Cyclists deserve a safe space
Re: End the war between cyclists and motorists, July 28.It is surprising, given recent coverage by David Reevely of the unsafe design for cyclists on Holland Avenue, that the Citizen would run a column proposing road safety education instead of safe cycling infrastructure.As one of the organizers of the campaign for cycling infrastructure on Holland Avenue, I am confident that the hundreds of people who signed a petition asking for bike lanes, as well as the 100 people who came out to ride on the inadequate sharrows painted on Holland, did not feel comfortable with a paradigm where cars and buses mix with cyclists, and where everyone has an absurdly equal responsibility for road safety, regardless of vehicle size and speed.It is fair to say that this decades-old view of road safety, where education and enforcement are seen as paramount, has not made roads safer and has failed to encourage greater numbers of people to walk and bike.I was glad to see that the author was interested in how cycling is instilled as a mode of transportation in children at school in the Netherlands.While this is obviously a positive behaviour, here in North America we struggle against declining activity levels and obesity in children.The article missed some essential points.In the Netherlands, and other countries with a significant cycling modal share, roads are normally designed with an emphasis on safety. Safe intersections on narrower, livable streets, engineered for lowered speeds, ensure that collisions don’t automatically end in tragedy, and support a less auto-centric view of public space.This is markedly different from Ottawa, where cyclists are ex- pected to fight for space on busy, high-speed streets, engineered for traffic flow rather than safety.Fortunately, we know from the lessons of the Laurier Avenue segregated bike lanes that when cyclists are given a safe space, ridership will increase significantly, and the number of collisions with cars will decrease dramatically.Given the choice, I would gladly opt to educate my children to ride on streets where safety is engineered into street design, rather than try to convince them that streets like Holland Avenue are perfectly safe as long as you obey the rules and hope that everyone else does too.It’s time to dedicate more resources to safe infrastructure for vulnerable road users and to drop the pretence that education will fundamentally change behaviours on poorly designed roads.Érinn Cunningham, Ottawa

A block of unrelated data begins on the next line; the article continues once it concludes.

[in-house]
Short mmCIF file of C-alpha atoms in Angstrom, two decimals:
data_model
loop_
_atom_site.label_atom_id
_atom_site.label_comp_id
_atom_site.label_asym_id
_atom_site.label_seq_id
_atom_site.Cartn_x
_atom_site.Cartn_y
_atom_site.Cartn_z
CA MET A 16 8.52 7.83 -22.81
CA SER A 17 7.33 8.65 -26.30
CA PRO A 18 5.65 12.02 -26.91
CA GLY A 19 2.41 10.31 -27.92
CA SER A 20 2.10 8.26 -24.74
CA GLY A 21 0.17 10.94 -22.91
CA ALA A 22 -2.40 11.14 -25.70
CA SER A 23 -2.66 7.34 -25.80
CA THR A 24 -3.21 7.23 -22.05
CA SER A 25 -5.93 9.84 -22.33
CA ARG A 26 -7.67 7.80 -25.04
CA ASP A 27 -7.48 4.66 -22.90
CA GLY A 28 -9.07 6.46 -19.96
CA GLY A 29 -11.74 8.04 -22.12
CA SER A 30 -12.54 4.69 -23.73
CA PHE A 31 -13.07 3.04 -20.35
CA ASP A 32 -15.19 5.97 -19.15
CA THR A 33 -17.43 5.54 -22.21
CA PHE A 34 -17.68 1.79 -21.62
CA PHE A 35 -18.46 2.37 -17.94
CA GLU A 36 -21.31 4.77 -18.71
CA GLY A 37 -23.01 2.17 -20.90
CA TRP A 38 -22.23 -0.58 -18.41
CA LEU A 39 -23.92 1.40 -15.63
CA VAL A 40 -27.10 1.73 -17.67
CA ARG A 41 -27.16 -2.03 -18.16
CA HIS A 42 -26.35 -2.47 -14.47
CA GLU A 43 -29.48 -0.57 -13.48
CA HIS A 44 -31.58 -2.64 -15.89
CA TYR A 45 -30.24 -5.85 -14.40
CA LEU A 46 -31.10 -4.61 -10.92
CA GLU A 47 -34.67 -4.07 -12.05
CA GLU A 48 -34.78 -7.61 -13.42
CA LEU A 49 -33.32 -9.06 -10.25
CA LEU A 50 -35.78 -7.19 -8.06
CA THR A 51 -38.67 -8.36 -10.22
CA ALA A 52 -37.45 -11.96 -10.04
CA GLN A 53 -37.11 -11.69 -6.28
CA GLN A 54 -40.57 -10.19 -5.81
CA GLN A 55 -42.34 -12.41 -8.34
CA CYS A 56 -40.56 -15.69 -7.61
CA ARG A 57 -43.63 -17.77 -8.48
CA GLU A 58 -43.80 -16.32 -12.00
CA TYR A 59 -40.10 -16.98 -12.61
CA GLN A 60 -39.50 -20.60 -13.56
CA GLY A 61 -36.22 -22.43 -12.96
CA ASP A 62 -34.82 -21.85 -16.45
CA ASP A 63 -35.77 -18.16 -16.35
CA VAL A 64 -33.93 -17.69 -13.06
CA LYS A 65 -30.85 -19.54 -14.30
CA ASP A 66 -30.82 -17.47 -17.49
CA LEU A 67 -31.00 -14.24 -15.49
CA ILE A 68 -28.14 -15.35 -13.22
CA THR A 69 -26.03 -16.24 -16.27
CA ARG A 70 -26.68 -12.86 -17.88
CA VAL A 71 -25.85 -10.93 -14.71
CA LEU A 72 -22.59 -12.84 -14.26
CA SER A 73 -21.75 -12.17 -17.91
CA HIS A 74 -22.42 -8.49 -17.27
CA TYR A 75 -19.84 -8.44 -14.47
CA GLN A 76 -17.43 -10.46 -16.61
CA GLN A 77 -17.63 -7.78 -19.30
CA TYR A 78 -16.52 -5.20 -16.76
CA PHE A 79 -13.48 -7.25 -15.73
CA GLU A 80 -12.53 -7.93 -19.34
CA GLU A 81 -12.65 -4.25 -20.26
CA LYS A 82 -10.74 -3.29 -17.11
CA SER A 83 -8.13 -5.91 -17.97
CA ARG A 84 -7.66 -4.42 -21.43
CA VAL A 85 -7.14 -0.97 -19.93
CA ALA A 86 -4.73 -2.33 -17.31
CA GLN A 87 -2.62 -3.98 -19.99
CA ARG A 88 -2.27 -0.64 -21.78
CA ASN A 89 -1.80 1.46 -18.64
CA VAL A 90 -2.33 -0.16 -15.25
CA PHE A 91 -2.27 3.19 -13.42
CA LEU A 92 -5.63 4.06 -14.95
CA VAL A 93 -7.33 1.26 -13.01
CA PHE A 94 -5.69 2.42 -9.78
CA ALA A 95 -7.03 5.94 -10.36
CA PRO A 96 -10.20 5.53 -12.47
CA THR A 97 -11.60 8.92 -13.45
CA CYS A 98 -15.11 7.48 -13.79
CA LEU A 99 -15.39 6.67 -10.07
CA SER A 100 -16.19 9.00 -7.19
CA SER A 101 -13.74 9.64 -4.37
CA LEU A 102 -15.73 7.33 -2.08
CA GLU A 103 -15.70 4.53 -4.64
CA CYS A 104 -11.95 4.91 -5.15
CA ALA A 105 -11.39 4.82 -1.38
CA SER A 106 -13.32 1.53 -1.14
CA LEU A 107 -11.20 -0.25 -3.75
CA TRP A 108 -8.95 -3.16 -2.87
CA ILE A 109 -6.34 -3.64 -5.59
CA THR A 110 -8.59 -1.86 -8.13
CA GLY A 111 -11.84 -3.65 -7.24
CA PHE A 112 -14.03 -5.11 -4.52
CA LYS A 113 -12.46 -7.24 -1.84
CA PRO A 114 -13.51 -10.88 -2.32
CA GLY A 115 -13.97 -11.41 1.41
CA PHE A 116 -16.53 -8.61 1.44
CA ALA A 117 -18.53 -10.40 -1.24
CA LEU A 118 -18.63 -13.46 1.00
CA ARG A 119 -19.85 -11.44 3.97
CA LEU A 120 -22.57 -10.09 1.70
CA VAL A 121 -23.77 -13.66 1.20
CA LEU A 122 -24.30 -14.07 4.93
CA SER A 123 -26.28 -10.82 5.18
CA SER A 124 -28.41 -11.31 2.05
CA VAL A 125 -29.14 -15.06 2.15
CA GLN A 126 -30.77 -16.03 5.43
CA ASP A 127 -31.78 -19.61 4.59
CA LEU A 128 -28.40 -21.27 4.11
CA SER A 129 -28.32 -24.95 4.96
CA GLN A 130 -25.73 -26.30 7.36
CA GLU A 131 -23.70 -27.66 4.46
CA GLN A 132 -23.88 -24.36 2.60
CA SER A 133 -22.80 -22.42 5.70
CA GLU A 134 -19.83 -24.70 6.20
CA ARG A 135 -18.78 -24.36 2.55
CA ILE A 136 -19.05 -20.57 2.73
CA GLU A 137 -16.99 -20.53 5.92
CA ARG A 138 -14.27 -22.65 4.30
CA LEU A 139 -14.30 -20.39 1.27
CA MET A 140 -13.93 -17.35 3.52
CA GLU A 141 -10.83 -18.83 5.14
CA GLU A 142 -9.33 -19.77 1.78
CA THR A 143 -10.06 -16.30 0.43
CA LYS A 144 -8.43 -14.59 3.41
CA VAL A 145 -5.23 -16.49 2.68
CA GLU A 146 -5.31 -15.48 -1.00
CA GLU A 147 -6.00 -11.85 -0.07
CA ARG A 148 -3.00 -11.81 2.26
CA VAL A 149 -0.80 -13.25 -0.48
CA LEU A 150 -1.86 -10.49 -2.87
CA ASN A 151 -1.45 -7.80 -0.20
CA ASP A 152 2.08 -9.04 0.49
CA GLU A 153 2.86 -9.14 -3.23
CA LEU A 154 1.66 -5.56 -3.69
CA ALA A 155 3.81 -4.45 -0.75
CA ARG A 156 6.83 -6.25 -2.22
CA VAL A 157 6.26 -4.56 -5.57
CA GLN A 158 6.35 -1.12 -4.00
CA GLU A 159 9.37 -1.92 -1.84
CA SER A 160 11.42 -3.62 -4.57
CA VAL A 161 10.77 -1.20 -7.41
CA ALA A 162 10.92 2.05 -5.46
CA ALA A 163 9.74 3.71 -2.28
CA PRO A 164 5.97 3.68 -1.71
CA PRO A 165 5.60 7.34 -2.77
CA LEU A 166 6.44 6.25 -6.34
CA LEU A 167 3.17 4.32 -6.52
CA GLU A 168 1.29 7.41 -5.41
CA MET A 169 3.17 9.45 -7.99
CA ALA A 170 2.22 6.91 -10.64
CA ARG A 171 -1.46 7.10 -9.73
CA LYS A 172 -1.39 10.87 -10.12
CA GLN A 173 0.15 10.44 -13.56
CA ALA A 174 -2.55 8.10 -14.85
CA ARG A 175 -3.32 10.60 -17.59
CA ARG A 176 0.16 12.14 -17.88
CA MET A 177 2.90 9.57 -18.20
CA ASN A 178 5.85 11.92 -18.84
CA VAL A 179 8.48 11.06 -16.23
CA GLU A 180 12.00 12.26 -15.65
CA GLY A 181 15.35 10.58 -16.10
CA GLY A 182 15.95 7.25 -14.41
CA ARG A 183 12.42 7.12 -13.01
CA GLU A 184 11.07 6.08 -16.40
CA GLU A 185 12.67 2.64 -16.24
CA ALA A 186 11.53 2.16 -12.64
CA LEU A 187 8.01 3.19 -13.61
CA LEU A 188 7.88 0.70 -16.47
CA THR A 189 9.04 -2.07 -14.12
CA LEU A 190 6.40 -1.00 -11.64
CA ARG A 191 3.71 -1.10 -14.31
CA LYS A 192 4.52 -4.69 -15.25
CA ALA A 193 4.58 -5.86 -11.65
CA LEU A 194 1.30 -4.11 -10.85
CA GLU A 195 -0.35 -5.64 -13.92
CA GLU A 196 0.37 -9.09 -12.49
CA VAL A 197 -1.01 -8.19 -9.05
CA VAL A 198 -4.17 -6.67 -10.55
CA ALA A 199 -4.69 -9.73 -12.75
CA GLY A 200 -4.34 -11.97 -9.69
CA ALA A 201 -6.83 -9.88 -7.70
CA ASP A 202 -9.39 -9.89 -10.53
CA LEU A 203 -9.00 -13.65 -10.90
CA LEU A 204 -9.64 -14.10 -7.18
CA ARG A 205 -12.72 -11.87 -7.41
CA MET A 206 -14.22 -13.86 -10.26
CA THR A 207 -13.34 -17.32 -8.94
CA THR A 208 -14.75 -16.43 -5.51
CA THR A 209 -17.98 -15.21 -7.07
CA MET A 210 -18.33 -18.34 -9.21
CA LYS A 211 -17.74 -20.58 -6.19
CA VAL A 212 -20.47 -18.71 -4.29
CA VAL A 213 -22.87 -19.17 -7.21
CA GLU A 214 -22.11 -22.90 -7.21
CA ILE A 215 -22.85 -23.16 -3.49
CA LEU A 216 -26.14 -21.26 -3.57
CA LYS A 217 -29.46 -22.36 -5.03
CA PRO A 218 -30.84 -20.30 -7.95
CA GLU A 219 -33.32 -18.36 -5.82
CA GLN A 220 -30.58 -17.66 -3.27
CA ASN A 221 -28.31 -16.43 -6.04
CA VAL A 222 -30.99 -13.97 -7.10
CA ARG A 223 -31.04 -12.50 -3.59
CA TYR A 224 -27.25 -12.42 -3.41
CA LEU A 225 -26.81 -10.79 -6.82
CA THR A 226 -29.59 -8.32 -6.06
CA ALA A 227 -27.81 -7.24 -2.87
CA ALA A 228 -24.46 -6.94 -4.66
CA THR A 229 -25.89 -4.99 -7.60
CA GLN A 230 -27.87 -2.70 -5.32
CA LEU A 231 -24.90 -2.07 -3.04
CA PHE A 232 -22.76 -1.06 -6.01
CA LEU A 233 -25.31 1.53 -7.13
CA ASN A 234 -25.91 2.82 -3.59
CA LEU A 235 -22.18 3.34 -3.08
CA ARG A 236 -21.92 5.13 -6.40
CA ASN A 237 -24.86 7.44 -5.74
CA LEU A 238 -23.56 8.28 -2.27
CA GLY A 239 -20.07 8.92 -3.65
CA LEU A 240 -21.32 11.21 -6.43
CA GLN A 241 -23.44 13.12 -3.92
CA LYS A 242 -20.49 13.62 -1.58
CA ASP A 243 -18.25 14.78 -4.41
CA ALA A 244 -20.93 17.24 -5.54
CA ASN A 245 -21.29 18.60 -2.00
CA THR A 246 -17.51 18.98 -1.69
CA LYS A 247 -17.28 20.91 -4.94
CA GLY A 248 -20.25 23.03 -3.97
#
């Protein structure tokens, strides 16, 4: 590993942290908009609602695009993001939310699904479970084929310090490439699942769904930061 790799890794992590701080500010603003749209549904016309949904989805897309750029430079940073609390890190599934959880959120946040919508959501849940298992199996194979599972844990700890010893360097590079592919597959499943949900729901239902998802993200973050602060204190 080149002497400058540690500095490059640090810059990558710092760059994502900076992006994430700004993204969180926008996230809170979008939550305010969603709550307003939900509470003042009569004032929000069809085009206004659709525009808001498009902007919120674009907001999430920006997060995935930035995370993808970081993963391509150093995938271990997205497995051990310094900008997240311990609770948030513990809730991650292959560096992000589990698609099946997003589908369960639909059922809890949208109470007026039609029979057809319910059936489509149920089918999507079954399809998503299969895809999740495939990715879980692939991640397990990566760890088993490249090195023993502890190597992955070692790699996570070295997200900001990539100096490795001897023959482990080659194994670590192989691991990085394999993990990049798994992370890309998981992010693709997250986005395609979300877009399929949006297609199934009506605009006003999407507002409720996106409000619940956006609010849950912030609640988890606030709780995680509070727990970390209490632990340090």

A cyclist rides along Holland Avenue near the Queensway overpass. The city put cycling sharrows in the middle of each side of the road but many said this was too dangerous, so the city changed its mind.
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